<< Hi everyone,
Just feeling a need to throw in another perspective.
My "resistance" to ID in general is that in my thinking (from a "hard-core"
Calvinist perspective), all design is "proximate", because all things are
governed by God. God not only sets creational potentialities (a la
HVT--"distal design", I guess), but he directs each and every creational
action along the way of exploring that space. He does this in a regular way
and this regularity and lawfulness and faithfulness in his governance is
the basis for regularity and lawfulness in creation. (Don't read any
exclusion of miracles here!)
So, I'll say it again. Just because we can give a scientific/creaturely
explanation for a given phenomenon does not mean that God is not doing
anything. God is actively controlling "whatsoever comes to pass". (I know
that all the Calvinist critics are shuddering at this, but, that's a
longstanding theological debate.) Personally, I think that this perspective
is what made it so "easy" for the late 19th century/early 20th century old
Princetonians to accept evolution.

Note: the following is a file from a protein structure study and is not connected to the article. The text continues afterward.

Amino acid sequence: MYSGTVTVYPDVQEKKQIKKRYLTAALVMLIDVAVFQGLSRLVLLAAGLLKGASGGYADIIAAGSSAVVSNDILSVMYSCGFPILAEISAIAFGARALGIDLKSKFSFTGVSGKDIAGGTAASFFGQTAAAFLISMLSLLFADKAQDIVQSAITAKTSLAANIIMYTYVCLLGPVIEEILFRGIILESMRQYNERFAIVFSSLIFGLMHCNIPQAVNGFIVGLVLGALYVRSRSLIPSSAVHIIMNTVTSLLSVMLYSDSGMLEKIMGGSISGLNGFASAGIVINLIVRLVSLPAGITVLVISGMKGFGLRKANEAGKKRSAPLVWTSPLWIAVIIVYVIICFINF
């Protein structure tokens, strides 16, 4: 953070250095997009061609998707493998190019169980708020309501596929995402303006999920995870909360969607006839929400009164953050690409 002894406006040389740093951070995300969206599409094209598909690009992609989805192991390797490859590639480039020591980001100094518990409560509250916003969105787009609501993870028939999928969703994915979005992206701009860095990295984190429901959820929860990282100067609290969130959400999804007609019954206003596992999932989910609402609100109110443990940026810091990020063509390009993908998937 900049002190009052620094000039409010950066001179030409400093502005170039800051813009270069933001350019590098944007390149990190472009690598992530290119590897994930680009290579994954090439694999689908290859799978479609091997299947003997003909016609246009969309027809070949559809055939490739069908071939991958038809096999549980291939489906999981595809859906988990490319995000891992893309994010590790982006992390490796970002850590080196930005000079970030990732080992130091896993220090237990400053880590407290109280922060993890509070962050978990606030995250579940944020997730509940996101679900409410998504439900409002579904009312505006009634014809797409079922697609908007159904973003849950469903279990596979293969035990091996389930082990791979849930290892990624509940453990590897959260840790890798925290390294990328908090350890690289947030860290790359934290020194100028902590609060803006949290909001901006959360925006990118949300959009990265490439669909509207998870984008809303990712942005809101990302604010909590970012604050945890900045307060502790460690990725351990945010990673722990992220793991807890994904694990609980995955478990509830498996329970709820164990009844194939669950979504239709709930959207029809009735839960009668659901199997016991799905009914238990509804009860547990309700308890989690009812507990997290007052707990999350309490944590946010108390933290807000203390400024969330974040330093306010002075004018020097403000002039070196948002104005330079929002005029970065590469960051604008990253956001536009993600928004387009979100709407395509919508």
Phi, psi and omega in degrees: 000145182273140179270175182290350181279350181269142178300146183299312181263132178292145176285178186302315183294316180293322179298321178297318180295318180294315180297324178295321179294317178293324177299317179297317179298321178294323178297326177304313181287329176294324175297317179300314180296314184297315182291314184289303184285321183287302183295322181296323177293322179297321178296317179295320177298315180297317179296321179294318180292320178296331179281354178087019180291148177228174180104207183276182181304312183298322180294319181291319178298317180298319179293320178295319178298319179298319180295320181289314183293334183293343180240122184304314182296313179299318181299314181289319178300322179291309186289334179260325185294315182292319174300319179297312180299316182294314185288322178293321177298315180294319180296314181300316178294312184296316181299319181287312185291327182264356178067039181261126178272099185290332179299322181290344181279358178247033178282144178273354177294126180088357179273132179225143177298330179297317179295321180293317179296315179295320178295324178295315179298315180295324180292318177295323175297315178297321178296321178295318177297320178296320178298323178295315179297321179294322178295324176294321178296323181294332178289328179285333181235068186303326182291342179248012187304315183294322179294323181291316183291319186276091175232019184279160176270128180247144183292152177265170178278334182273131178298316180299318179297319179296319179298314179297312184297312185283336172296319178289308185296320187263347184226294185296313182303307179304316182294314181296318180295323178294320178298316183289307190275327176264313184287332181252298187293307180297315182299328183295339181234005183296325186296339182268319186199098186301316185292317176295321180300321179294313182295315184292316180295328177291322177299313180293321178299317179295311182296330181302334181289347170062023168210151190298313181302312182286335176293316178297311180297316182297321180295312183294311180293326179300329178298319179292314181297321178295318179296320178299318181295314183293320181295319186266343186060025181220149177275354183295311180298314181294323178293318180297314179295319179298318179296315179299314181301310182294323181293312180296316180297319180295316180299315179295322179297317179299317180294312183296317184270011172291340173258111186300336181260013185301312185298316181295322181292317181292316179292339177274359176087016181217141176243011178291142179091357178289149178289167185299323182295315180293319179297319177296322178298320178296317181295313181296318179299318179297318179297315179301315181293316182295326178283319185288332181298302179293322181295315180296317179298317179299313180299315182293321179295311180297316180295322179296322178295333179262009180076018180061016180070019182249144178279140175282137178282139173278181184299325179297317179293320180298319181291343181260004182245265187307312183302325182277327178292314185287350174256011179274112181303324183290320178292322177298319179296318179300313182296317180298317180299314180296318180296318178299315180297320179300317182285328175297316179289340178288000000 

An implication of this is that from God's perspective, there is no
randomness, there is no self-organization, there is no quantum
unpredictability. These descriptions are perfectly legitimate, however,
from a creaturely/human perspective. So when I say that systems
self-organize based on "intrinsic" properties, I'm speaking entirely from a
creaturely/human perspective. From God's perspective there are no
"intrinsic" properties nor is there any autonomous "self".
In many ways this is a purely theological assertion. This is why in the end
my science looks nearly identical to the non-theist's science and why my
criticisms of ID sound nearly identical to non-theists' criticisms. Phil
Johnson has called my position "vacuous" and despises it because it makes
no "threat" to the non-theist scientific community. As I've said many times
before, the critique that we ought to be making of the atheistic scientific
community is at the philosophical/theological level and not at the
practical science level. On the fundamental philosophical/theological
issues I agree whole-heartedly with Phil Johnson and eagerly desire to join
ranks with him, but he does not welcome me, but rather actively opposes me
(calls my views "vacuous", claims that I'm duped by the secular scientific
establishment, accuses me of fearfully trembling before the secularly
controlled granting agencies and scientific journal editors, etc.).
For the record,>>
I do not usually comment on this issue; but, just for the record, I think
this is an excellent statement.
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